Patagonia is one of the most dramatically beautiful places on earth.
Chile and Argentina share in ownership of the vast area at the southernmost tip of South America crossed by the Andes. To experience the vastness of its stunning peaks, deep fjords, towering glaciers and lakes in spectacular shades of blue and green, you’ll need to take a couple of in-country flights, drive distances and cruise to sites only accessible by boat.
If you don’t have the ability or time, I’d recommend choosing your most desired location, planting yourself there and taking it in, and plotting your next visit. Unless you have unlimited time, this is a trip, not a vacation.
We swore off group tours a long time ago, much preferring to travel alone with a guide/driver and planning our own route and timing.
It might have been the Australian who nearly harangued a guide to death for more than a week and refused to tip him because his one dinner was too salty, or it might have been the Texan couple that frankly made us embarrassed to be Americans because of their very loud and constant political boasting to foreigners, or it might have been the Canadian couple that made us wait at least 20 minutes past every departure point time.
Whatever it was, we quit taking group tours. But we quickly and easily changed our minds when we discovered an 11-day high-end tour with a small group.
We returned home from our Tauck Patagonia tour, with extra time tacked on the front end in Santiago, Chile, and on the back end in Buenos Aires, Argentina, singing Tauck’s praises. And the praises of our travel agent, Mariam Kolpas of Reed and & Mackay, who deftly dealt with some messy flight schedule changes.
We also couldn’t speak more highly of the people we traveled with, all of whom we could spend hours sharing tales and tips. These were highly prepared, seasoned, astute, and curious travelers. It was refreshing to find that group tours can be beneficial when like-minded life learners are together.
We had considered tacking on an Antarctic leg, but our timing was short for the typical (at least) eight-day cruise. Punta Arenas is a typical hopping-off point. Most folks go by boat, but we explored flying by DAP to King George Island. However, we were quickly warned of conditions that often cancel flights. You must book five days for the flight just to give you the best chance of flying each day. We weren’t willing to risk it and will eventually visit by cruise ship.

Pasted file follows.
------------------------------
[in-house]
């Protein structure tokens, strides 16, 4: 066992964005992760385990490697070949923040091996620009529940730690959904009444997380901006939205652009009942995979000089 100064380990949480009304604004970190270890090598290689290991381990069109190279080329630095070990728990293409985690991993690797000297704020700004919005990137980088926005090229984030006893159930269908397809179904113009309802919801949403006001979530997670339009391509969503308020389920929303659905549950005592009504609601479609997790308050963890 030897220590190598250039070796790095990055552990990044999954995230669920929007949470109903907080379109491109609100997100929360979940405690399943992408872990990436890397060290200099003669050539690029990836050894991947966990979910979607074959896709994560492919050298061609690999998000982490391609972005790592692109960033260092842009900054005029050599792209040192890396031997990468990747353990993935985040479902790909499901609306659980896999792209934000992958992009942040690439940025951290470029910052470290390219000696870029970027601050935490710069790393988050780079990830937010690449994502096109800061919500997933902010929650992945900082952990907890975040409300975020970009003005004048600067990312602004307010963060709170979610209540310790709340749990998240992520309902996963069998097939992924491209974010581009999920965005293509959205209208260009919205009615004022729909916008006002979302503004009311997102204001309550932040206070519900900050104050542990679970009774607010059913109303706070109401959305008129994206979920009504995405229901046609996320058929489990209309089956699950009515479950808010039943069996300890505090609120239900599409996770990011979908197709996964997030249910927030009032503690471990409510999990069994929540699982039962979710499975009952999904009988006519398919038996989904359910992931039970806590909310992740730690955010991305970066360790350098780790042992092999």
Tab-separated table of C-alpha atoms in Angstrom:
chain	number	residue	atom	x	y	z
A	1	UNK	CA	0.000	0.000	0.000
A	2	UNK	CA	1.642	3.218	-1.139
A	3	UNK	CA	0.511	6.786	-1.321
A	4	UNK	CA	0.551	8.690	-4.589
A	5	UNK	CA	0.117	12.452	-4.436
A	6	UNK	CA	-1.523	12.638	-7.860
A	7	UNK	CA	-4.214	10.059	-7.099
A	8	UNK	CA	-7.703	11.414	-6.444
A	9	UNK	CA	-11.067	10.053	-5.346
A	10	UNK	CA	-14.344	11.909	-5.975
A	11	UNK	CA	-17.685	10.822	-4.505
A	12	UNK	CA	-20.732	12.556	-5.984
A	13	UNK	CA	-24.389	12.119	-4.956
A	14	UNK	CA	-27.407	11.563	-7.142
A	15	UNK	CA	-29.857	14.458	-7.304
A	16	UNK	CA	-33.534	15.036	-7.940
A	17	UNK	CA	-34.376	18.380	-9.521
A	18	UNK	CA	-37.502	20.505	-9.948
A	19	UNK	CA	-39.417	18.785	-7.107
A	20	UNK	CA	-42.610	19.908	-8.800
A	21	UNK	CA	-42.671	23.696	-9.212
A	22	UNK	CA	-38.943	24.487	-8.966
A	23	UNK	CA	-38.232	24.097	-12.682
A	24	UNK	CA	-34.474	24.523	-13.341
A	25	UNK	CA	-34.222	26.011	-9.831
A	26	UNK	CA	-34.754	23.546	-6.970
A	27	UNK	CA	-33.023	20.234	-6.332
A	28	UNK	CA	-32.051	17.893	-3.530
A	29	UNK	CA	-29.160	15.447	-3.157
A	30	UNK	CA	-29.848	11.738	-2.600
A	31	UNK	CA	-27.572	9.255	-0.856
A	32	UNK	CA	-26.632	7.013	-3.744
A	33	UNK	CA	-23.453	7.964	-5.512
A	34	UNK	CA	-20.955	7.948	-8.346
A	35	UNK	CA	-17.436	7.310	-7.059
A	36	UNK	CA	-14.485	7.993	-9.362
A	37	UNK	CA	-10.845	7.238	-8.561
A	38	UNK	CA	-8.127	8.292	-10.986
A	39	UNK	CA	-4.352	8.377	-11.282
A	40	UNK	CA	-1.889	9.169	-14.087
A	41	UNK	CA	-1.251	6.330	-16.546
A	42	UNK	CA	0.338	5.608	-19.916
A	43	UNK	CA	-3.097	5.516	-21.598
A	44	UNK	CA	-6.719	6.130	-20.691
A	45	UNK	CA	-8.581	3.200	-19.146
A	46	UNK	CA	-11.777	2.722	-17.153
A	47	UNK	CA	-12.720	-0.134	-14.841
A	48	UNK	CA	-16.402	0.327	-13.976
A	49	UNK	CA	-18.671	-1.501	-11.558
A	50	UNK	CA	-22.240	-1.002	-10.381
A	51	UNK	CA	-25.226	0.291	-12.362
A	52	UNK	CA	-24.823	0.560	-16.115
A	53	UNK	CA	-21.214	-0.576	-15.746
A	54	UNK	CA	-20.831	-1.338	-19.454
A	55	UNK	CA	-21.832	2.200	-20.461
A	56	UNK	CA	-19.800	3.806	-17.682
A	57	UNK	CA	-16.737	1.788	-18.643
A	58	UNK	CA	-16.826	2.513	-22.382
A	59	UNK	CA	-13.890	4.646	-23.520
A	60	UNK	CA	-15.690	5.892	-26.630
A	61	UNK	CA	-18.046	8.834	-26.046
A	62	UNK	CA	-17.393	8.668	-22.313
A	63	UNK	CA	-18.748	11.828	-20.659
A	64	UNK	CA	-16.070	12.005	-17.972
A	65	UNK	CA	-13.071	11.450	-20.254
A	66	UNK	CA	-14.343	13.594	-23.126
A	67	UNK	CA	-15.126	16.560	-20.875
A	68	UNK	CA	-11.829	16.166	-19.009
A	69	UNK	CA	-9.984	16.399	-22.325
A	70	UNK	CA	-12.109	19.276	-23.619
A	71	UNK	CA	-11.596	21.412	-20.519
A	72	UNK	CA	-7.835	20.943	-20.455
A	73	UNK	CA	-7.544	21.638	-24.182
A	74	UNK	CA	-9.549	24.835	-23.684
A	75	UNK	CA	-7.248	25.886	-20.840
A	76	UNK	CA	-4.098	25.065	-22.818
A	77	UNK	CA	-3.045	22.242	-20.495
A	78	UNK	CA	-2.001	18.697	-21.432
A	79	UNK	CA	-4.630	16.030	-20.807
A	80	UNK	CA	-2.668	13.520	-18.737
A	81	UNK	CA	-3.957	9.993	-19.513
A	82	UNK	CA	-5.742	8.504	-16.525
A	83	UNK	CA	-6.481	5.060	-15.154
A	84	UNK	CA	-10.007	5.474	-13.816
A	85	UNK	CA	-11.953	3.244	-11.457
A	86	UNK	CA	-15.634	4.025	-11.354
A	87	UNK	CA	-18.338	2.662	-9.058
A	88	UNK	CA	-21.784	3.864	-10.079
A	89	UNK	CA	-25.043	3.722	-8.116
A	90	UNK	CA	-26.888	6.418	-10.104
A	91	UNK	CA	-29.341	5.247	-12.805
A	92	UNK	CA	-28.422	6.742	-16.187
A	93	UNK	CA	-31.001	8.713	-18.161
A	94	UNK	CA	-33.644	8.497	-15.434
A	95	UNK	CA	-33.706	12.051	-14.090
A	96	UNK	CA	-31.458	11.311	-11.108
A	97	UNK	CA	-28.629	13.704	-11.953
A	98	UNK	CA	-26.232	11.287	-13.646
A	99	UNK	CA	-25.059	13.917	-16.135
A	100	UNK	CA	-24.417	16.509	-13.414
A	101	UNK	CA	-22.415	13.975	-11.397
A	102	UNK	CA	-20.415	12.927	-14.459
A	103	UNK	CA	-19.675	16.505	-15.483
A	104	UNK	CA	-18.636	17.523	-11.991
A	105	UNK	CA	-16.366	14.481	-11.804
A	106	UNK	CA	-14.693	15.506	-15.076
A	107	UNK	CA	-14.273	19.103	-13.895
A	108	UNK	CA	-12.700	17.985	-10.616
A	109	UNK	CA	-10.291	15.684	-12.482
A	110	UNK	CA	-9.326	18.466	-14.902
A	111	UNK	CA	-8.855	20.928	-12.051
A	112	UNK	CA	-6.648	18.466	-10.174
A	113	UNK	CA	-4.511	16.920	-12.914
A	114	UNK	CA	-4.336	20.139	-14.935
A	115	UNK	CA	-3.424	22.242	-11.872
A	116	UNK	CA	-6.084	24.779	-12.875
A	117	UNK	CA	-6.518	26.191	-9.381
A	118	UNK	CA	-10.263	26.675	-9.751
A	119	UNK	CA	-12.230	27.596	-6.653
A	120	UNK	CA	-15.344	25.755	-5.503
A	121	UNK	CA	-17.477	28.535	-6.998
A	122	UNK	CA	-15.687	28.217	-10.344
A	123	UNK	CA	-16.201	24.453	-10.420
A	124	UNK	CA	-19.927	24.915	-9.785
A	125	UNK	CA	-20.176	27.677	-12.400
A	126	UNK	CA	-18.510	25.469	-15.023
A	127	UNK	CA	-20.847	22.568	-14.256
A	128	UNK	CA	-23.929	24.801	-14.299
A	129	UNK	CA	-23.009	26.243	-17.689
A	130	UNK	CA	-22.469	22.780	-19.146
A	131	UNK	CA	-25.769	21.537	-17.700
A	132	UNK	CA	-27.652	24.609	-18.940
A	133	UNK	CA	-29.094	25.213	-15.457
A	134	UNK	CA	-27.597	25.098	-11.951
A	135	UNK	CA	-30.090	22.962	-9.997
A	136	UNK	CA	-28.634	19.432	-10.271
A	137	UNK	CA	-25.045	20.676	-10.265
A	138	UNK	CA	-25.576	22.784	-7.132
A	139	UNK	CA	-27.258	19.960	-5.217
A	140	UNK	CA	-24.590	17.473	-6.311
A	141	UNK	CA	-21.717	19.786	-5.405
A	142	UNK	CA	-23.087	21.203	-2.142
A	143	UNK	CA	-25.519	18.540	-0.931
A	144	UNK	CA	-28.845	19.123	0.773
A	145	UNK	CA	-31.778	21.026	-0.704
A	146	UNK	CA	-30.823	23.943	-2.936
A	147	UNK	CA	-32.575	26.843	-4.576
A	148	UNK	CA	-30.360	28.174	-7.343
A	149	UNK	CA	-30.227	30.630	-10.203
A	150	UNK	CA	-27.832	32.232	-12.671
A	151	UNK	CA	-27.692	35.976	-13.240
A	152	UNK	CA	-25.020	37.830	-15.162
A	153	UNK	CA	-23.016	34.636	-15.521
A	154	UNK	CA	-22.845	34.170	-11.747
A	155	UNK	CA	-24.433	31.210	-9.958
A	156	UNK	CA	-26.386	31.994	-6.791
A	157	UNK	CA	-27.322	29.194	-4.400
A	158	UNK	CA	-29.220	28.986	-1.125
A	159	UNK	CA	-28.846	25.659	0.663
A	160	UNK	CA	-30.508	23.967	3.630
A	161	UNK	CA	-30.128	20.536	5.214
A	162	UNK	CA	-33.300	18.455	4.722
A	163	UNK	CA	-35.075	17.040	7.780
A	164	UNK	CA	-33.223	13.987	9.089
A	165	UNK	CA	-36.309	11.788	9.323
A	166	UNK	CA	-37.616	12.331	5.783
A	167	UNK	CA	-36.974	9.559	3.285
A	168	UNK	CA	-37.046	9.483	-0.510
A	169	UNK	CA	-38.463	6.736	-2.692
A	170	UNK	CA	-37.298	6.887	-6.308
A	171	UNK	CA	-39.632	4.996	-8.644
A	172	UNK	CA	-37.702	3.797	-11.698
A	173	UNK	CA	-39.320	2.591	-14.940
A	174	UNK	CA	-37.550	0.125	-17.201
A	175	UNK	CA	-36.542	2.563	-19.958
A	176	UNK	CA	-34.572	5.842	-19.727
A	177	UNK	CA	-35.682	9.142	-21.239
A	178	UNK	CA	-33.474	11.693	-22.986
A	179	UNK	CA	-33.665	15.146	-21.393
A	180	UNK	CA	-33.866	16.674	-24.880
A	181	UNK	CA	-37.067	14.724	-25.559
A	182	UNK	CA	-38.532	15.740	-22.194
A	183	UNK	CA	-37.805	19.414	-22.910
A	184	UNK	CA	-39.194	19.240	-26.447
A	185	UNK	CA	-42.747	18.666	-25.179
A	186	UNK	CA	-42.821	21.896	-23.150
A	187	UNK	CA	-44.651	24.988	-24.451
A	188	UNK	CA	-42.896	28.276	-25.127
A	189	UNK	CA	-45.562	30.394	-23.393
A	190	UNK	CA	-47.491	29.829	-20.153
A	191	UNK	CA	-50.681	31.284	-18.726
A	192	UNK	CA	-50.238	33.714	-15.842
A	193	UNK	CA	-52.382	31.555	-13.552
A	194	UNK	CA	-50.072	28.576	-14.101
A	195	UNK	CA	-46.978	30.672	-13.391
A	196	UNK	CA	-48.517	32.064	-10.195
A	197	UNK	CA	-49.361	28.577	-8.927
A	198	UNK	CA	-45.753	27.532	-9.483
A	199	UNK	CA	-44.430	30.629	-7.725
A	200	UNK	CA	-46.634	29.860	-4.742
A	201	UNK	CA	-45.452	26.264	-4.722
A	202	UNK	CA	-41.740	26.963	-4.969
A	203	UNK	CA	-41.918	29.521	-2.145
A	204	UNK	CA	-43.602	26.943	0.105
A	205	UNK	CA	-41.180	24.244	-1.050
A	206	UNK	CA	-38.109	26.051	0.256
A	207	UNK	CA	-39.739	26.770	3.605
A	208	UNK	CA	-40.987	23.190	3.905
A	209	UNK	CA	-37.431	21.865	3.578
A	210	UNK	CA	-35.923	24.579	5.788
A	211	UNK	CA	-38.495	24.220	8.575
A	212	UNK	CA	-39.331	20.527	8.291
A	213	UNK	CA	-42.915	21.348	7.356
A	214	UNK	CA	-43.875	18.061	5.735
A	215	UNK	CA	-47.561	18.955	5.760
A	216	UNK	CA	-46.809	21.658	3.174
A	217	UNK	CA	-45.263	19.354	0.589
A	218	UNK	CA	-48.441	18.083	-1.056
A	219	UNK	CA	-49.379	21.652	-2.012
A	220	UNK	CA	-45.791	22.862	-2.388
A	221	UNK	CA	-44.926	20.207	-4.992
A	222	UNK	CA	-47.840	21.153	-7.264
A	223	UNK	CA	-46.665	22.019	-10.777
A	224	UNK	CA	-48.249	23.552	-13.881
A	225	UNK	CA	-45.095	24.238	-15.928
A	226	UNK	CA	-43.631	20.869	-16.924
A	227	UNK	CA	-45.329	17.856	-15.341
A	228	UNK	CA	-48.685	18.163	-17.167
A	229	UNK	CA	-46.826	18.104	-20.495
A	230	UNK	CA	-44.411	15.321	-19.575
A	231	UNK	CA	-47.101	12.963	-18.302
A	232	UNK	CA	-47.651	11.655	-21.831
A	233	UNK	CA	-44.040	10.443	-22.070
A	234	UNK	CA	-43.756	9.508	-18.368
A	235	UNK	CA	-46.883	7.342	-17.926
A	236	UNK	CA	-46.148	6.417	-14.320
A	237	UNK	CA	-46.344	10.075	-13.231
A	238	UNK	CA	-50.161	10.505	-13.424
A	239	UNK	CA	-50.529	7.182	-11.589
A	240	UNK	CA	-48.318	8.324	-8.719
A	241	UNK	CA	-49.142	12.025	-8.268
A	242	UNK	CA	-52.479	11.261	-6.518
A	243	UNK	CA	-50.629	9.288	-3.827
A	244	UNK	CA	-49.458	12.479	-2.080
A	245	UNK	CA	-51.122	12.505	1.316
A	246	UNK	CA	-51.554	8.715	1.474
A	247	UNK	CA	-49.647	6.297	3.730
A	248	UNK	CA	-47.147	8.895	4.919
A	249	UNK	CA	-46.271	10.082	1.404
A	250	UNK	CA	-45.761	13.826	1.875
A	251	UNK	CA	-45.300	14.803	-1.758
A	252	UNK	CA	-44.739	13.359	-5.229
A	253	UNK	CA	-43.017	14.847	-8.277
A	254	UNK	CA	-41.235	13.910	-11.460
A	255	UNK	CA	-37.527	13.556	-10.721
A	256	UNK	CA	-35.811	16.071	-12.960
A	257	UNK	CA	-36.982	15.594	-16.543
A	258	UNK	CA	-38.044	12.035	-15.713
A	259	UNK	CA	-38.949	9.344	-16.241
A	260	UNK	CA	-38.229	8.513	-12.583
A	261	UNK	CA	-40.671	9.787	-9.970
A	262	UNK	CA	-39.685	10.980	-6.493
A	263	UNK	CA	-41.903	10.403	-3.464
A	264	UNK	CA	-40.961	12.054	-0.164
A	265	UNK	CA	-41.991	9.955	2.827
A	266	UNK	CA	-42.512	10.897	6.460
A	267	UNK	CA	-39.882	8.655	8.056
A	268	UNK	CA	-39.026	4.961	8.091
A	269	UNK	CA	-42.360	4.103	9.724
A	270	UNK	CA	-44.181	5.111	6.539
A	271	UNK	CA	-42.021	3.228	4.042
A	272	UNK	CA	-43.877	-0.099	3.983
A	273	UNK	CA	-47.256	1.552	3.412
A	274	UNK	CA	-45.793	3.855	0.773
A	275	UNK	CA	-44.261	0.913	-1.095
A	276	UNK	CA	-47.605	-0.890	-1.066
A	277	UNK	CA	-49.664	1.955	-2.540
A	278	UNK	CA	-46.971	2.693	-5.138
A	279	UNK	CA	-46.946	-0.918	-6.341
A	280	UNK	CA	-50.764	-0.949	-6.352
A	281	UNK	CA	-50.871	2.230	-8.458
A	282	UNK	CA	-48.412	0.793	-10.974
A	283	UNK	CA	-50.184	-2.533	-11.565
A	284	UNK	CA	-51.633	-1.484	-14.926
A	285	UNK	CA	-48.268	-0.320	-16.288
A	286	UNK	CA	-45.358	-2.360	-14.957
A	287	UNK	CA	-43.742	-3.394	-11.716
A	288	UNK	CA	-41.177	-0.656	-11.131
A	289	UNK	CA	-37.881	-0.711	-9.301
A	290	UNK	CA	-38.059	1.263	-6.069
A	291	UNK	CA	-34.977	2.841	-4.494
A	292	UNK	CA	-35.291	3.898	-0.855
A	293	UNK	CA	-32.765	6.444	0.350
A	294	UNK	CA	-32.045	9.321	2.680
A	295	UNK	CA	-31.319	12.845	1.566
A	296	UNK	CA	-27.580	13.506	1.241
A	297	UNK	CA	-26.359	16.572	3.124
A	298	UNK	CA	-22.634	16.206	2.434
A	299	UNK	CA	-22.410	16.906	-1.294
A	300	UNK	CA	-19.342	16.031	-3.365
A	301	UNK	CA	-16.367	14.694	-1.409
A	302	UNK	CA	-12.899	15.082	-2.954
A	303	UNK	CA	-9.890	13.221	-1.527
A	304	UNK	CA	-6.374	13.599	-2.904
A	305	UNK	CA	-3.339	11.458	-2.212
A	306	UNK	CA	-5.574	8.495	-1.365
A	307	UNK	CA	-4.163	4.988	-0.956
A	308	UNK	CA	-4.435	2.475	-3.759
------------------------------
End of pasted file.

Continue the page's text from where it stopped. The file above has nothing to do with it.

Our Patagonia itinerary is spelled out in the above link, and it’s a very good one. So I don’t know that I need to walk you through it. Instead, I’m going to point out some things that make the tour stand out.
From the Ritz Carlton in Santiago to the one-of-a-kind Singular Patagonia Hotel in Puerto Natales to Xelena Hotel & Suites in El Calafate and Alvear Art Hotel in Buenos Aires, accommodations are absolutely first rate. Exceptional meals, most á la carte, including a wine tasting and lots of local delicacies, are included. Phenomenal local guides are included. Specially packed snacks and lunches with local fare are included. The inclusions are notable and impressive.
Meeting a world-renowned silversmith in his shop, and seeing a remarkable gaucho/horse whisperer demonstration were just icing on the cake of experiences. Various outing add-ons are included and well worth the time.
Our absolute favorite was horseback riding in Chile. It’s the best possible way of just taking in the incredible scenery, atop a sure-footed, well-trained horse. It might be a bit unnerving for a nonrider as you ascend and descend the terrain, but the ability to just soak up the view is wonderful.
Otherwise, the possible hiking is moderate. The hike to Serrano Glacier is the most difficult, made much easier with hiking poles. Layered clothing is a must, as we experienced freezing to warm temps throughout.
Here are a few things that don’t appear in the typical descriptions: The wind in Patagonia is no joke. It’s part of the landscape and its severity can be overwhelming and leave you feeling beaten. Ear coverings are highly recommended. But on the plus side, it helps to create the most rainbows we’ve ever seen.
The wildlife is wonderful. Tauck takes extra time to stop and point it out. Serendipitously for us, the times we stopped to see Andean condors well off in the distance – which we were excitedly told was rare – turned into an actual incredibly rare 15 minutes of one landing at the Perito Moreno glacier right in front of us.
One of the world’s largest flying birds, he preened, and we gaped. He showed off his 10-foot wingspan and eventually did a couple of flybys, honestly as though he knew he was gifting us a precious moment.
Patagonia’s terrain is astoundingly gorgeous, but our hearts were taken by its glaciers. The blues and the rugged contours are beyond description. They’re just awe inspiring.
But as you admire them, sounds like distant shotgun firing ring out. This is the ice, ever moving and breaking. Then a vast sheet of it drops with a staggering force into the water.
It’s dramatic, exciting, and incredibly sad. It’s watching in real time our planet’s warming consequences, seeing 500+-year-old ice vanish.
At Serrano, the workers carry buckets to the water and scoop out pieces. They served them to us with scotch. We marveled at the way the glacier ice is so clear and so sparkly. We joked at it being the first time our ice was older than our scotch.
And then I think many of us felt some degree of mourning of the slow loss of one of our great natural wonders.